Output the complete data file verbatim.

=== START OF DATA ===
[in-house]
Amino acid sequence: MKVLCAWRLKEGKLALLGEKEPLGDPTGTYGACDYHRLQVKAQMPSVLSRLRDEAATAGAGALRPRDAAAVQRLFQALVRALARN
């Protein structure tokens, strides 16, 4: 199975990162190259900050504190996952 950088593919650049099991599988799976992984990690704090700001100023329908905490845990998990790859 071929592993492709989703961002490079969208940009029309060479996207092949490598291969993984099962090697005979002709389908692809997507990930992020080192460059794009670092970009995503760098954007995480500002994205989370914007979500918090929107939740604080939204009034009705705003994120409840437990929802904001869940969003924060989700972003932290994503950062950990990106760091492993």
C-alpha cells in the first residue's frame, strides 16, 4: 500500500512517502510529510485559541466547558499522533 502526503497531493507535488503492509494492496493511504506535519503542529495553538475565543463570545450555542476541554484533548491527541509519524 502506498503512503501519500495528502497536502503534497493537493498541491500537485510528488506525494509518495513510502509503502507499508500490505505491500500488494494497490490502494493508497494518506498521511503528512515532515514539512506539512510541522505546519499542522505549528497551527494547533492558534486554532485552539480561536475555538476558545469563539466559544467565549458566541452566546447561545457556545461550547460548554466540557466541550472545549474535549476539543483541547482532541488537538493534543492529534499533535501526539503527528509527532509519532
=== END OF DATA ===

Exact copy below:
[in-house]
Amino acid sequence: MKVLCAWRLKEGKLALLGEKEPLGDPTGTYGACDYHRLQVKAQMPSVLSRLRDEAATAGAGALRPRDAAAVQRLFQALVRALARN
């Protein structure tokens, strides 16, 4: 199975990162190259900050504190996952 950088593919650049099991599988799976992984990690704090700001100023329908905490845990998990790859 071929592993492709989703961002490079969208940009029309060479996207092949490598291969993984099962090697005979002709389908692809997507990930992020080192460059794009670092970009995503760098954007995480500002994205989370914007979500918090929107939740604080939204009034009705705003994120409840437990929802904001869940969003924060989700972003932290994503950062950990990106760091492993």
C-alpha cells in the first residue's frame, strides 16, 4: 500500500512517502510529510485559541466547558499522533 502526503497531493507535488503492509494492496493511504506535519503542529495553538475565543463570545450555542476541554484533548491527541509519524 502506498503512503501519500495528502497536502503534497493537493498541491500537485510528488506525494509518495513510502509503502507499508500490505505491500500488494494497490490502494493508497494518506498521511503528512515532515514539512506539512510541522505546519499542522505549528497551527494547533492558534486554532485552539480561536475555538476558545469563539466559544467565549458566541452566546447561545457556545461550547460548554466540557466541550472545549474535549476539543483541547482532541488537538493534543492529534499533535501526539503527528509527532509519532